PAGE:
We will use these notes in place of a text.
They are less polished than a text, but I hope
they are helpful.
The text refers to colors in the graphs, but your graphs may be in grayscale.
Thinking Like an Economist.
Most microeconomics textbooks have one to three chapters of introductory material,
which can be depressingly long.
Usually these chapters are designed to (i) motivate you to study
economics, (ii) give you background information about the field, and (iii) teach you lots of
terminology and general concepts.
I prefer to introduce most of the terms and concepts as we go
along, but it does make sense to provide some (brief) background.
That is the purpose of this
first chapter of the notes.
The questions of economics.
Economics is mainly concerned with the material
organization of society.
Economists want to understand what gets produced, how it gets
produced, how wealth is distributed, prices, business cycles, economic growth, etc.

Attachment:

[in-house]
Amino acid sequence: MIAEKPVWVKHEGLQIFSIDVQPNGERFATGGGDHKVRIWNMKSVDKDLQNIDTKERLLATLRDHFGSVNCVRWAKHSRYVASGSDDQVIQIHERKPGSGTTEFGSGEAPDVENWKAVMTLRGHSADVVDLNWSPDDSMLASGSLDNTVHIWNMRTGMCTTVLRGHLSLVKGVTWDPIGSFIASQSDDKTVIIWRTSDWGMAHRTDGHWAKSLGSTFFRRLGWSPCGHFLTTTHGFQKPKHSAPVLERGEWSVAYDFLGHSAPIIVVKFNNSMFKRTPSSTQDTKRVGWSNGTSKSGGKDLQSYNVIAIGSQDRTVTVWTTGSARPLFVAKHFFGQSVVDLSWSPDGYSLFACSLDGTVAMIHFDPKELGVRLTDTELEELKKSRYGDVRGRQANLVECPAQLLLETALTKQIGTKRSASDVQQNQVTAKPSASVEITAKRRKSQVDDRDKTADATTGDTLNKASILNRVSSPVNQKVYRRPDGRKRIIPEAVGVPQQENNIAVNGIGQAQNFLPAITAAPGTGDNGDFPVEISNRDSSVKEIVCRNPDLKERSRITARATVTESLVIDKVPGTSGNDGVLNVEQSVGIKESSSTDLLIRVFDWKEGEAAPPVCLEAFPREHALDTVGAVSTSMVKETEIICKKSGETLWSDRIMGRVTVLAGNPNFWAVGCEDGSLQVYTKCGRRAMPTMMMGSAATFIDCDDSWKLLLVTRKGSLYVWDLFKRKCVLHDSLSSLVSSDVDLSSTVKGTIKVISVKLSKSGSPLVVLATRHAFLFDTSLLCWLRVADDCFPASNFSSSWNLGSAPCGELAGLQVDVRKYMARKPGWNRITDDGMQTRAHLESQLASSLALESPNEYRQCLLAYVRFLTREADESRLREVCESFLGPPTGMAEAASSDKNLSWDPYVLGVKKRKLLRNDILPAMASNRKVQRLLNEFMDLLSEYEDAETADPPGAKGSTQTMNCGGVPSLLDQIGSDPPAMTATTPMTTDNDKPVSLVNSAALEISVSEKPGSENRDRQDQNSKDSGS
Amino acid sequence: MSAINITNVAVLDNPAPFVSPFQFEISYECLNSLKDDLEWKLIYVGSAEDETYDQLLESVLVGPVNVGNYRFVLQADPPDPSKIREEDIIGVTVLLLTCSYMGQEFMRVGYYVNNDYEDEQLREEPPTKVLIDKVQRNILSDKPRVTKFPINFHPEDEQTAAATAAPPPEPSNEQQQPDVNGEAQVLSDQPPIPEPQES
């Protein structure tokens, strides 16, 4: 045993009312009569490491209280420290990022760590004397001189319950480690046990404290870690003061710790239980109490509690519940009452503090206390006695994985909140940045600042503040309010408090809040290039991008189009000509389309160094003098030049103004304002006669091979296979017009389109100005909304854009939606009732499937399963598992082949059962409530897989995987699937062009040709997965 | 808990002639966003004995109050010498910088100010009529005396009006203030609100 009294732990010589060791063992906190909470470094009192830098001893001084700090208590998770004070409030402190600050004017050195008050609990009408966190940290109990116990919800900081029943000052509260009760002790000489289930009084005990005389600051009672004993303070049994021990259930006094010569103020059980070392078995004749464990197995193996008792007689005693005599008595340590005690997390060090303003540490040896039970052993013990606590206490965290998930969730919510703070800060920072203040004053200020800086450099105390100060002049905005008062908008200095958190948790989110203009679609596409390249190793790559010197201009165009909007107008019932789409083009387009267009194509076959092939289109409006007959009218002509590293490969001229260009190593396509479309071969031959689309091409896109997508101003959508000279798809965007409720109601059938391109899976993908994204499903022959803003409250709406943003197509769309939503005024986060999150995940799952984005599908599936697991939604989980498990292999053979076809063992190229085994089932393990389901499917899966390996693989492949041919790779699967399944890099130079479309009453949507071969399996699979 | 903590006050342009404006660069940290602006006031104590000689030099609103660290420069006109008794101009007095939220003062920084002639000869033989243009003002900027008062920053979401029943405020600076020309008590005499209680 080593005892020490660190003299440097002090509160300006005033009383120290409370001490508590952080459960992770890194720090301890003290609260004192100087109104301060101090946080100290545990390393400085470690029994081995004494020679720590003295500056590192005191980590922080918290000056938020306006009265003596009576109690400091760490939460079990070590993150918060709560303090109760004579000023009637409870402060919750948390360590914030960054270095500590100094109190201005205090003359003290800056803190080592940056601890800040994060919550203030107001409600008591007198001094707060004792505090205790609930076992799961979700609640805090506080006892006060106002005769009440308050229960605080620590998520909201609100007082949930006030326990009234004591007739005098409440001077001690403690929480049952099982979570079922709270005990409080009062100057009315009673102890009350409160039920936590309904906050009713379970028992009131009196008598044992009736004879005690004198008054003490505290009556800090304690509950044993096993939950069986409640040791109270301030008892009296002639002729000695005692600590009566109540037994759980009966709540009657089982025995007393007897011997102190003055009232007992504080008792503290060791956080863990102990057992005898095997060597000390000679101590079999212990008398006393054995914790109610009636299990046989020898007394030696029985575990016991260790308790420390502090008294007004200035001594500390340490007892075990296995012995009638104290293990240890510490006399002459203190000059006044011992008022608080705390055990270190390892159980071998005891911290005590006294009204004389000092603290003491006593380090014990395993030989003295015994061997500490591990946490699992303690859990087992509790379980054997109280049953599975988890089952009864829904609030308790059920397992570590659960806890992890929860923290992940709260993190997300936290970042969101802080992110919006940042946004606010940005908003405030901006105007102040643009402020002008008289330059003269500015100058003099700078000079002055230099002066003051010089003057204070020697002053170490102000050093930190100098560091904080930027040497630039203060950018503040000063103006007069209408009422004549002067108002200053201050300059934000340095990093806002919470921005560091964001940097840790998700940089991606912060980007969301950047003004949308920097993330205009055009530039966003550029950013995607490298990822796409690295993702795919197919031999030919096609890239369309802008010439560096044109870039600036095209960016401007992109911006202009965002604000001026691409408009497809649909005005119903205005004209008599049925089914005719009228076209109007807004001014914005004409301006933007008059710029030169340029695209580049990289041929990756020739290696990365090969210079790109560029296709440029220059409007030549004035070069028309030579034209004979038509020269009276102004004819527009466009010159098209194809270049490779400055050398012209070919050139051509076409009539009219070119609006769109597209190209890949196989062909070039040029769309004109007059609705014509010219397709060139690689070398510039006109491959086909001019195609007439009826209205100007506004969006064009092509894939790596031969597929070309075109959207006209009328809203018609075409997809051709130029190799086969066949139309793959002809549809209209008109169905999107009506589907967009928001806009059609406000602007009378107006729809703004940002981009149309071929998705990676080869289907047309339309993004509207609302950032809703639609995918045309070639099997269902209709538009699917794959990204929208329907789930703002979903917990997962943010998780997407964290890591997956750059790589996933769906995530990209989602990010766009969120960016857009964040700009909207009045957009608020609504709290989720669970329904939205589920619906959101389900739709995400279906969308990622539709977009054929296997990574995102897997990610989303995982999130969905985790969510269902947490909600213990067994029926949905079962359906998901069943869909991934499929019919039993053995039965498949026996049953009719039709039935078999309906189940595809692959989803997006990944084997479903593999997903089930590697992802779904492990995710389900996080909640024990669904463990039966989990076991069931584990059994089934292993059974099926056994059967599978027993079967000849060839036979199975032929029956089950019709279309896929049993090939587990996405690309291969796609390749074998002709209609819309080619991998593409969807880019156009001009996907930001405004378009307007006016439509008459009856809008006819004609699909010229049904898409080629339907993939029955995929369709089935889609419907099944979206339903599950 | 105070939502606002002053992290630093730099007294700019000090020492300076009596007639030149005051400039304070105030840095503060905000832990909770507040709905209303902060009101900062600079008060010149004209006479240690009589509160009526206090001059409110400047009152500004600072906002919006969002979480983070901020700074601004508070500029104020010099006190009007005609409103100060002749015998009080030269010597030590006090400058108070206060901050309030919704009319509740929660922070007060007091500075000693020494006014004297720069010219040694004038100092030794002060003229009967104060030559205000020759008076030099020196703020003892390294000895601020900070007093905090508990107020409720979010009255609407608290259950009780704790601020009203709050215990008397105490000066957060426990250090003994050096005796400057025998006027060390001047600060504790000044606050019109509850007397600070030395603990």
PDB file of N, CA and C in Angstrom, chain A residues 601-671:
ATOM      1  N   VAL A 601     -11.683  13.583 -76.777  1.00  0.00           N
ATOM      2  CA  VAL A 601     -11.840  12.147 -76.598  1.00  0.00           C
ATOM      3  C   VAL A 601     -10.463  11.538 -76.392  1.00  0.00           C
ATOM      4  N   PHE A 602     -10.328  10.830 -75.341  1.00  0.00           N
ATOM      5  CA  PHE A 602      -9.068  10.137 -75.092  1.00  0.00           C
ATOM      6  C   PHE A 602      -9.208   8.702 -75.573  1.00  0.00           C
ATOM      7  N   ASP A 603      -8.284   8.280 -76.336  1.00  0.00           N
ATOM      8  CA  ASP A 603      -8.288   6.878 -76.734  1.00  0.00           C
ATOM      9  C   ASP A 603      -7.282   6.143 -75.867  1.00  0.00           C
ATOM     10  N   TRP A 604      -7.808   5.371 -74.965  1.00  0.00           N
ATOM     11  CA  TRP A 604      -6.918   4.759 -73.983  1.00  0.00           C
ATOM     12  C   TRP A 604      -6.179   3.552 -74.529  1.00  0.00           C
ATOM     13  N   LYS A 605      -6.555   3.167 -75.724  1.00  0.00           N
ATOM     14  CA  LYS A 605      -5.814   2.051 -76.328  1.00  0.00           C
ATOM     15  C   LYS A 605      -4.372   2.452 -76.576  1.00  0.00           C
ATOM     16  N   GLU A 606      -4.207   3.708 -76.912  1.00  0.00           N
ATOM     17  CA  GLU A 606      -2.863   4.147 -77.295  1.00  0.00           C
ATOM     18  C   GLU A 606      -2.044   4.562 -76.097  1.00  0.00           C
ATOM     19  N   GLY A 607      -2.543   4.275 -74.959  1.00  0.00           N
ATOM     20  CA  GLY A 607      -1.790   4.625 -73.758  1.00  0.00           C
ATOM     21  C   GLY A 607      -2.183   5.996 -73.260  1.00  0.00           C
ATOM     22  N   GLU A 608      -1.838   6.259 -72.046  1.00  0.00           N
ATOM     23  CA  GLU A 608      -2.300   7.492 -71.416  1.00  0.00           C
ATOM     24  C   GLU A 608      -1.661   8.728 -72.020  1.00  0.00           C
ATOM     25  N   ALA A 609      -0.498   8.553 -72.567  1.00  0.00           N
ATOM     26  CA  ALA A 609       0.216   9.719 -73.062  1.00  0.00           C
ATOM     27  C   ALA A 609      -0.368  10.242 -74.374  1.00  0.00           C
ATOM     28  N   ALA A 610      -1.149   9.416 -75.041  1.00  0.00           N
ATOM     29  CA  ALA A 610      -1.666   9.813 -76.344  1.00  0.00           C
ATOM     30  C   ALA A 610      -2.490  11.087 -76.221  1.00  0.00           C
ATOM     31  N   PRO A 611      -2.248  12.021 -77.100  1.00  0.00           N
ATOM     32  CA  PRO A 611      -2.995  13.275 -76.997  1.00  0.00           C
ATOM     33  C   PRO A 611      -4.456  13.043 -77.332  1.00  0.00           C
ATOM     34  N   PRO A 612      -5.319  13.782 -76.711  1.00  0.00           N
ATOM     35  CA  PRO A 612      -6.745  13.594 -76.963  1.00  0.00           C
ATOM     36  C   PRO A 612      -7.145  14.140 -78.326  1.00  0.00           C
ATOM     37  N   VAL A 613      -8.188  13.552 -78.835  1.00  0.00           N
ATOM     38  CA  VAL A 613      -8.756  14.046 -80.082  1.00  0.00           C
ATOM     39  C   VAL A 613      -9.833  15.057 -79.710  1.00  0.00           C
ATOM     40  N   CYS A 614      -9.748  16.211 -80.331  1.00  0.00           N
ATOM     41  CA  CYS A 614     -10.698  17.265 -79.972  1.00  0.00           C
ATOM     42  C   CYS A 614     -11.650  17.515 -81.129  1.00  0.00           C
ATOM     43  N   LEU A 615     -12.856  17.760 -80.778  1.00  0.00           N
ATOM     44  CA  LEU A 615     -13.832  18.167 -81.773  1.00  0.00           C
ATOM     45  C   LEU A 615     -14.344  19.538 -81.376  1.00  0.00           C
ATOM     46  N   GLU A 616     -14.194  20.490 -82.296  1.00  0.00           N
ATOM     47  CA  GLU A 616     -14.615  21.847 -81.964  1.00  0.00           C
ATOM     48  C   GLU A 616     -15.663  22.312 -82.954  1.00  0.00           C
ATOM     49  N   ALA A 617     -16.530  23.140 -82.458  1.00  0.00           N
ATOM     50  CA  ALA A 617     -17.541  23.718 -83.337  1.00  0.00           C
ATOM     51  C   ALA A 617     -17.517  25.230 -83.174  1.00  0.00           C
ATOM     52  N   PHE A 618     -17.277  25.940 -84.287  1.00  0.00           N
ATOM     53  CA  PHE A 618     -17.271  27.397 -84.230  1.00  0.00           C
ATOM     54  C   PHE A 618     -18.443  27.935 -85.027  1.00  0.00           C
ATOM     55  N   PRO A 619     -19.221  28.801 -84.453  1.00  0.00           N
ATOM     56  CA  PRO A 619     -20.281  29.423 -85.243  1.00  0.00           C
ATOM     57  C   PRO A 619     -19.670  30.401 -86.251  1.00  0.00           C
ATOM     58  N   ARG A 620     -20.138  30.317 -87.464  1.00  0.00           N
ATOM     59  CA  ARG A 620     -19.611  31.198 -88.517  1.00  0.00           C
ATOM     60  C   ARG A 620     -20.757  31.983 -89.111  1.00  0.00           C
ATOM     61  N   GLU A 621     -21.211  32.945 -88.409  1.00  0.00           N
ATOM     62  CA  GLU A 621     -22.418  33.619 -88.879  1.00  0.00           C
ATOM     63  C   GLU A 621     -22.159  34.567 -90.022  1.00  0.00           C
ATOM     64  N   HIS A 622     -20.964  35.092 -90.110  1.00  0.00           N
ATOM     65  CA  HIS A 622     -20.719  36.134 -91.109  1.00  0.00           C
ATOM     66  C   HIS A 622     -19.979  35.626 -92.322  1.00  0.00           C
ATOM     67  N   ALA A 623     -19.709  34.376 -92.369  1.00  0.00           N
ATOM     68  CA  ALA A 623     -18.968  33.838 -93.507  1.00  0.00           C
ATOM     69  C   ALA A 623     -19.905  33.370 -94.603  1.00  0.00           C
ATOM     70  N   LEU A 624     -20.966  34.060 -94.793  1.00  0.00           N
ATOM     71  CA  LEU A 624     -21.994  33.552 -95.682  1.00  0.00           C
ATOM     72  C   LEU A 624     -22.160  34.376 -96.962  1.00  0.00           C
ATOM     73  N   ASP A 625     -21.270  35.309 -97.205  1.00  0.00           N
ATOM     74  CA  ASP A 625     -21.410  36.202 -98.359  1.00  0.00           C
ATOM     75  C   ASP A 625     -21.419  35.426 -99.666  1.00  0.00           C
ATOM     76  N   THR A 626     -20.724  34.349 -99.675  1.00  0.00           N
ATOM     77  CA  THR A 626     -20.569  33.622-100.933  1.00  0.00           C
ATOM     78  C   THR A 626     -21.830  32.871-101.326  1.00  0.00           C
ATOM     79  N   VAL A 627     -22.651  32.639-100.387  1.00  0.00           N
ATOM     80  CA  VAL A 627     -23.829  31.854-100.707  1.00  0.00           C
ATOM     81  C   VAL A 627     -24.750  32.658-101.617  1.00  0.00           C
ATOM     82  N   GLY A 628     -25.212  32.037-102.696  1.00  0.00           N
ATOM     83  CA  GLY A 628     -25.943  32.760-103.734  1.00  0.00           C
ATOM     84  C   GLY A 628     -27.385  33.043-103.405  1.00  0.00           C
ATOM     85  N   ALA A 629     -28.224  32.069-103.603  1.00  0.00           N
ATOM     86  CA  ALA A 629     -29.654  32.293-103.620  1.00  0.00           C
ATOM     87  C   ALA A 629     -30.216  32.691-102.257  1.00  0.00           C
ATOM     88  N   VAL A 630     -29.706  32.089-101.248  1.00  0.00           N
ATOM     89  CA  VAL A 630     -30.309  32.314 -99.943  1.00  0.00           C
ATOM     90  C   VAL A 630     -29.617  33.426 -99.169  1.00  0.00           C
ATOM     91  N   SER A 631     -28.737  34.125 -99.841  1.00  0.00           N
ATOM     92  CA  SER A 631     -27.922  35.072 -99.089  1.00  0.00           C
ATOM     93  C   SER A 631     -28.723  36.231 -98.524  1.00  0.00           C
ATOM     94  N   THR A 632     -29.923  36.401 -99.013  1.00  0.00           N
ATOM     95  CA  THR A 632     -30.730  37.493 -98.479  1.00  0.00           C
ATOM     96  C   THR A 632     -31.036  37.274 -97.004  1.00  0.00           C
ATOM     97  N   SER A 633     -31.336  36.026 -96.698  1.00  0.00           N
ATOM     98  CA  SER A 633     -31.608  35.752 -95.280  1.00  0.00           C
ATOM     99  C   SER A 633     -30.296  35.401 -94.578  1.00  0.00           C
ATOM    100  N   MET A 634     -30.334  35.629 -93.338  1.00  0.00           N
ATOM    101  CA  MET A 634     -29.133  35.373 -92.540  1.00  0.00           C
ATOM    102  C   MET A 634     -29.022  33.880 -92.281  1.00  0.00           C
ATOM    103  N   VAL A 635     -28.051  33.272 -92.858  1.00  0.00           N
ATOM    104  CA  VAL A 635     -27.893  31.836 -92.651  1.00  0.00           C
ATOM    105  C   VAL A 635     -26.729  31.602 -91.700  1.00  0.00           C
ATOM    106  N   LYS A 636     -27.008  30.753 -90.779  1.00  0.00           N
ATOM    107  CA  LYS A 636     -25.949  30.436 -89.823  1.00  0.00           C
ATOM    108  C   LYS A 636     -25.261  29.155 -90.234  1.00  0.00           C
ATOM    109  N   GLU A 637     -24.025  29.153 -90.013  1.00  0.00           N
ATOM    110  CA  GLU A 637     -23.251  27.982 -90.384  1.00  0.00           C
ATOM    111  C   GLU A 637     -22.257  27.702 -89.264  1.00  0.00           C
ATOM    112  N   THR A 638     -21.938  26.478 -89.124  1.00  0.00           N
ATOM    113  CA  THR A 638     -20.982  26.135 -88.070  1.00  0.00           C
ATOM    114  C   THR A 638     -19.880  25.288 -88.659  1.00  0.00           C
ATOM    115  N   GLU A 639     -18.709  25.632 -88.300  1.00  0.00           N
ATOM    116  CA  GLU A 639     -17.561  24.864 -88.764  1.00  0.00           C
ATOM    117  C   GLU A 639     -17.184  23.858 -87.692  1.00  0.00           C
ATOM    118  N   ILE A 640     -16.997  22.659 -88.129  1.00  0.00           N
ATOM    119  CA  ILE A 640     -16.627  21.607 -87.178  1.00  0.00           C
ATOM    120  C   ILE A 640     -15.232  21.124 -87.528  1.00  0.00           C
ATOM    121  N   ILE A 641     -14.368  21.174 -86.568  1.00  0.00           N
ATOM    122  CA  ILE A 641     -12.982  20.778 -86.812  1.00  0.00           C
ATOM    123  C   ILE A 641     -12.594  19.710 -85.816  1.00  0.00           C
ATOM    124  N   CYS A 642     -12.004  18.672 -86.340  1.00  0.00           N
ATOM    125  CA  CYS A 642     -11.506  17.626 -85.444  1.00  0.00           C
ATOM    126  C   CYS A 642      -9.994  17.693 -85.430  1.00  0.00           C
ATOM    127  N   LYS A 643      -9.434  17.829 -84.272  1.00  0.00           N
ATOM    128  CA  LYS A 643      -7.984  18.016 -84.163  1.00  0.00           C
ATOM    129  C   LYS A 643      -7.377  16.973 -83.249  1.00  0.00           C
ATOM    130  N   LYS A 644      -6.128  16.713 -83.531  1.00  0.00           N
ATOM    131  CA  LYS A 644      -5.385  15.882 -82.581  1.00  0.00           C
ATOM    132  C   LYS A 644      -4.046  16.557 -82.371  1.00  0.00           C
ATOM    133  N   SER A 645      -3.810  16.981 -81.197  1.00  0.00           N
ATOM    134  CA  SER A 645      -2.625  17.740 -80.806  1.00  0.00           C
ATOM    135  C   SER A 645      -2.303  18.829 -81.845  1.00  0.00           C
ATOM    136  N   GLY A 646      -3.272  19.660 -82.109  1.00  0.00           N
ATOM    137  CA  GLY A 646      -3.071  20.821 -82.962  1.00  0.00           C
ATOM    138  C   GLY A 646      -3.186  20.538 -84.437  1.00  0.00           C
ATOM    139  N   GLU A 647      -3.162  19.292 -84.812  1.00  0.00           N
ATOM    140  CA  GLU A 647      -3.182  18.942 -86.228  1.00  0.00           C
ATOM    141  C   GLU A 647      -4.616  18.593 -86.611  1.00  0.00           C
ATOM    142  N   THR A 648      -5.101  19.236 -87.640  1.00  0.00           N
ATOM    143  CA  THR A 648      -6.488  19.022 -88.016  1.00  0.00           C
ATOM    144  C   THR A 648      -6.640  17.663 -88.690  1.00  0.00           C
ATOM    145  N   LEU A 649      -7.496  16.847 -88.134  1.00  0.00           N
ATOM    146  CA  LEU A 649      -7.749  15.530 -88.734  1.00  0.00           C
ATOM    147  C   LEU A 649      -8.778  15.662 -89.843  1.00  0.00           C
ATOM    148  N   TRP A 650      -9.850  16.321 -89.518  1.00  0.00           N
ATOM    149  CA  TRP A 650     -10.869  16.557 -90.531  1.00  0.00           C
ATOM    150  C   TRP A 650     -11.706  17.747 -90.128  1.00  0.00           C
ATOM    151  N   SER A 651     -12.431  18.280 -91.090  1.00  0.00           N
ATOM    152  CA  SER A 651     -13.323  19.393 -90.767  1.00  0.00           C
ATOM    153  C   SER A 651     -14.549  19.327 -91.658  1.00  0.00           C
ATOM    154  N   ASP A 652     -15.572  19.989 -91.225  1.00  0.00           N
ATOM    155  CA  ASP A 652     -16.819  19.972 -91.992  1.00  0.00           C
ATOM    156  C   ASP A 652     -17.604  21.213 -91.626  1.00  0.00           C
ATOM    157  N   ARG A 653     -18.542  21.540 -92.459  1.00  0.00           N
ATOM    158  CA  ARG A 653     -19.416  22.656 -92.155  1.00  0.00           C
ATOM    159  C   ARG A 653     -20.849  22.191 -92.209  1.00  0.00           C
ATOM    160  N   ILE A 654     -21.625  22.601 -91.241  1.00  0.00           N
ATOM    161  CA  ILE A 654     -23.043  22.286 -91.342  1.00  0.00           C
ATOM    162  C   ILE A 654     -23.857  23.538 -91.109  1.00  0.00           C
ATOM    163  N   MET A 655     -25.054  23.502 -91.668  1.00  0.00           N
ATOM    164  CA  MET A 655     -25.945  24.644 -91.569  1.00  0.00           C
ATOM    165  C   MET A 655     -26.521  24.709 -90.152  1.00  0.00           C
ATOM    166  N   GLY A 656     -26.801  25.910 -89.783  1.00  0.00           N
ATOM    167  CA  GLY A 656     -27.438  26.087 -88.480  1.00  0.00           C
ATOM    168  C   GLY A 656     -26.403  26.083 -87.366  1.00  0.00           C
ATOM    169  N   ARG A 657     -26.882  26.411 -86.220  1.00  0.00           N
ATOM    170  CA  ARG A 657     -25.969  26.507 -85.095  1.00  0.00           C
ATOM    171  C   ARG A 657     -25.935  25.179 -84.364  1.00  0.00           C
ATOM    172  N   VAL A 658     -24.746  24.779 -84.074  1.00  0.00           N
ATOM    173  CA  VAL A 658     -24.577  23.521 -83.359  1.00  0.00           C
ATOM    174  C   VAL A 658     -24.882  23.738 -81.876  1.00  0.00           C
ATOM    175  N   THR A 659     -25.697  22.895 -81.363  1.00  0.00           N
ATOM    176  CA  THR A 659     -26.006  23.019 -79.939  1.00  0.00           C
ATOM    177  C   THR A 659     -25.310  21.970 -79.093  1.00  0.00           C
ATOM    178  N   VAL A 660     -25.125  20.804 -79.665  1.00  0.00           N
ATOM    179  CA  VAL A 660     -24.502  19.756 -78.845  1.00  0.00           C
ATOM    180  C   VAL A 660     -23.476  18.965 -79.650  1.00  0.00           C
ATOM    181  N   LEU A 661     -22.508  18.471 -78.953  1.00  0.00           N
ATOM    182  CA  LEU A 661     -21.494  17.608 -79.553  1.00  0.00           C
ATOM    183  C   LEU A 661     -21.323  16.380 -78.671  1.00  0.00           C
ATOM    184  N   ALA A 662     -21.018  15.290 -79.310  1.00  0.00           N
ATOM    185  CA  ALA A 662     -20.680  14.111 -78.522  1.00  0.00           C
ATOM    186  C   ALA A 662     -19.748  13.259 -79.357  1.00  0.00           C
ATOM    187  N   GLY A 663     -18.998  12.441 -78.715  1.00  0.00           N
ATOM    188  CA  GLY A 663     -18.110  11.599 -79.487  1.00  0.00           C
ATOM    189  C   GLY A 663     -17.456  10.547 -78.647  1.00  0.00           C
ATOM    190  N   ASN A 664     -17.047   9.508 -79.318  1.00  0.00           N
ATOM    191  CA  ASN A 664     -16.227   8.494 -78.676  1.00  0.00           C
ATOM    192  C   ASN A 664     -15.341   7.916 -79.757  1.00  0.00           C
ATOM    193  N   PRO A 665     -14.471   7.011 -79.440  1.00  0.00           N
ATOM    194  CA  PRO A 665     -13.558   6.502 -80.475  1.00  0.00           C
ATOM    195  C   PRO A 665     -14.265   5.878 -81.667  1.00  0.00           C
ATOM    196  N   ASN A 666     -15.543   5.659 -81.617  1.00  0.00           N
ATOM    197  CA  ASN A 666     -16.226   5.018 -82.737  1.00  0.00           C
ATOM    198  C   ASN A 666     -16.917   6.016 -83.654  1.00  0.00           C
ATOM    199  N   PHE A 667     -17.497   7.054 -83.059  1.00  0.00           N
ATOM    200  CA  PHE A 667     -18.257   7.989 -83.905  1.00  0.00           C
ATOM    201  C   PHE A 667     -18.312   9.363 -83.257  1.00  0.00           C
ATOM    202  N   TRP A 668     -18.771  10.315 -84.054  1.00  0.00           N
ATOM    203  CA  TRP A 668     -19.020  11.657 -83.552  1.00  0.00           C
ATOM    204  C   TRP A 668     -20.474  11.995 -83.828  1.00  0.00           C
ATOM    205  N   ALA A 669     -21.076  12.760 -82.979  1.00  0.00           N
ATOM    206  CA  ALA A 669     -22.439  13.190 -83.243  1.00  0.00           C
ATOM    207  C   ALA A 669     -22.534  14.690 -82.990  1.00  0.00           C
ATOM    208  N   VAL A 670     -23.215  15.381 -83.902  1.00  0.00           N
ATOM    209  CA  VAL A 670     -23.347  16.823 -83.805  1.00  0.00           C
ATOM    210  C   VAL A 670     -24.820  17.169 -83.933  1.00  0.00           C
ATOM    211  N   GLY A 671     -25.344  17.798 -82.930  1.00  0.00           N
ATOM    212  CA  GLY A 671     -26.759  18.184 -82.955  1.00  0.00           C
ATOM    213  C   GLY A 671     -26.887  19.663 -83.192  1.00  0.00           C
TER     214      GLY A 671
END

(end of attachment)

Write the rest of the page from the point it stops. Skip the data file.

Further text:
economics goes beyond material issues.
Economists use their analytical tools to study more
general questions of individual behavior and social organization, such as political processes and
the evolution of culture.
Economics as science.
The scientific aspect of economics.
Like all scientists, economists try to develop theories
that generate testable predictions.
For instance, a theory about prices may predict which
circumstances cause prices to rise.
To test the predictions, economists do
which use data from the real world.
If the predictions are frequently wrong, then (we hope that)
the economists try to improve the theory.
The process of making predictions, testing the
predictions empirically, and refining theories in response to the empirical results, is loosely
Making predictions is an essential part of science, and prediction is
what makes science useful.
The theory of biological evolution predicts that colonies of fruit flies
exposed to certain kinds to adverse environmental conditions will, over many generations,
develop a tolerance for those conditions.
It may also predict that fossils of certain kinds will be
found in certain locations and not others.
Such predictions, and the process of testing and
refining those predictions, mean that evolutionary theory is a science.